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Economic Policy Institute Debates AT&T T-Mobile Merger

in Broadband's Impact/Media Ownership by

WASHINGTON June 29, 2011-The Economic Policy Institute gathered leading industry experts for a panel on Tuesday to debate the impending merger between AT&T and T-Mobile.

At the end of March, AT&T announced plans to purchase T-Mobile from Deutsche Telekom for $39 billion. The merger has garnered a great deal of controversy because it would create the nation’s largest mobile provider.

“T-Mobile has been trying for the past three years to reverse their revenue loss but has not been successful, as a result Deutsche Telekom decided to stop providing funding to T-Mobile for expansion,” explained Debbie Goldman, Telecommunications Policy Director & Research Economist, Communications Workers of America. “T-Mobile does not have the money or spectrum to upgrade its network to real 4G, and without the merger with AT&T the network will be sold off to smaller companies.”

Goldman went onto call AT&T the best company to buy the T-Mobile network since both companies use similar technology, which would allow for a quick integration of the two networks. Sprint purchased Nextel in 2004 but still has not been able to fully integrate the Nextel network into the Sprint network and now maintains two separate networks.

Parul Desai, communications policy counsel for Consumers Union, cautioned that the merger would lead to increased market concentration and create a duopoly between AT&T and Verizon that would increase prices for consumers.

“Right now T-Mobile is able to offer a similar product to AT&T at a lower price giving consumers the choice of bringing their handsets to T-Mobile if AT&T is too expensive,” Desai said. “If AT&T were able to merge with T-Mobile there would only be a single GSM provider in the US which will lead to a decrease in handset diversity.”

GSM is the technology on which AT&T and T-Mobile's networks are based.  Verizon's network is based on CDMA technology.  Handsets from a network based on one technology will not function on a network based on the other.

Nathan Newman, Principal, Economic and Technology Strategies supported the merger but only if the Federal Communications Commission imposed targeted merger conditions that would expand broadband access and increase consumer protection.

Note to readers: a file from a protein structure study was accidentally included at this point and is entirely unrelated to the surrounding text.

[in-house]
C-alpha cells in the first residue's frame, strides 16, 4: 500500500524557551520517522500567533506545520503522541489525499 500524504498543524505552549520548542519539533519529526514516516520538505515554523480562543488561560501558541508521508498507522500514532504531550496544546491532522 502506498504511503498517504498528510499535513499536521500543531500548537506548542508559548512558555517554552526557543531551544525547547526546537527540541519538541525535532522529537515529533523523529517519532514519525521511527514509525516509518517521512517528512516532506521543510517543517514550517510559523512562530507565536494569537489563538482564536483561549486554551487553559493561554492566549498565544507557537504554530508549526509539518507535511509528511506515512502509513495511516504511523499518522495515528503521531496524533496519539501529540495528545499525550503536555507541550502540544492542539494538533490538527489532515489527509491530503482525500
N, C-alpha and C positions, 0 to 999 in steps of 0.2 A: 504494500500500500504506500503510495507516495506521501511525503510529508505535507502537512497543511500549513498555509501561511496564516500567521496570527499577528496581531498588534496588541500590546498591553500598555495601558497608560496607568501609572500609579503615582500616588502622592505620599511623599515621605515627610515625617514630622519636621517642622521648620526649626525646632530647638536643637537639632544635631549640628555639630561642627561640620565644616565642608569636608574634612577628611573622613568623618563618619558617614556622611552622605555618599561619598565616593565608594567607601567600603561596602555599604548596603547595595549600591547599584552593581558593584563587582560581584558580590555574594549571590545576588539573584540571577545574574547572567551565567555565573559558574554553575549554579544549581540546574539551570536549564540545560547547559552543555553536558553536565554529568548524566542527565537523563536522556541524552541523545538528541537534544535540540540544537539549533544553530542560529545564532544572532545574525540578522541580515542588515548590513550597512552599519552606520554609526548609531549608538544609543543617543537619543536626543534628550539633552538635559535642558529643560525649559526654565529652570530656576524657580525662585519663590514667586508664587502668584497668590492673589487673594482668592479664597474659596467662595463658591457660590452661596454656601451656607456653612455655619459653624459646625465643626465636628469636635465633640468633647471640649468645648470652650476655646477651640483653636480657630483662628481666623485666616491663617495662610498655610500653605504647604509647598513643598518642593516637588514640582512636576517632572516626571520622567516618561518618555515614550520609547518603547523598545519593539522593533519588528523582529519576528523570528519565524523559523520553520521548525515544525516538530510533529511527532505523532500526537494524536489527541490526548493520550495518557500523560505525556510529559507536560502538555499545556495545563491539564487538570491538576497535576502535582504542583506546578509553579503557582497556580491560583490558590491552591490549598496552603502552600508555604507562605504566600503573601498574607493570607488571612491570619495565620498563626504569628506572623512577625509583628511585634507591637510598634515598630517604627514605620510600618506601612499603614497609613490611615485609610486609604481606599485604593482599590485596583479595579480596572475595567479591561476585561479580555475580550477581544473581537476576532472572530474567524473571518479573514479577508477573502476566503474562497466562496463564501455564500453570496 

“Expanding broadband to those areas which currently do not have any access is an expensive proposition and generally there is not a business case that makes it worthwhile for companies,” said Newman. “The FCC should include broadband expansion provisions similar to those imposed on the Comcast-NBC[Universal] merger”

Goldman supported the broadband expansion requirement and even suggested that there be benchmarks and penalties in the merger agreement.

Newman also suggested that the Commission mandate better data reporting and prevent AT&T from entering into handset exclusivity deals as part of a merger agreement.


Rahul Gaitonde has been writing for since the fall of 2009, and in May of 2010 he became Deputy Editor. He was a fellow at George Mason University’s Long Term Governance Project, a researcher at the International Center for Applied Studies in Information Technology and worked at the National Telecommunications and Information Administration. He holds a Masters of Public Policy from George Mason University, where his research focused on the economic and social benefits of broadband expansion. He has written extensively about Universal Service Fund reform, the Broadband Technology Opportunities Program and the Broadband Data Improvement Act

1 Comment

  1. This is the portion of the debate that is continuously ignored by opponents of the merger: T-Mobile’s days as a competitor are numbered. T-Mobile has expressed on a number of occasions that they may not be able to build out a competitive 4G network. The scale that AT&T would acquire post merger puts the firm in a position to reduce prices as a result of decreased costs for providing services to additional customers. Increased scale also puts AT&T in a position to serve more rural and urban areas that have been ignored because the costs of serving these communities have been too high.

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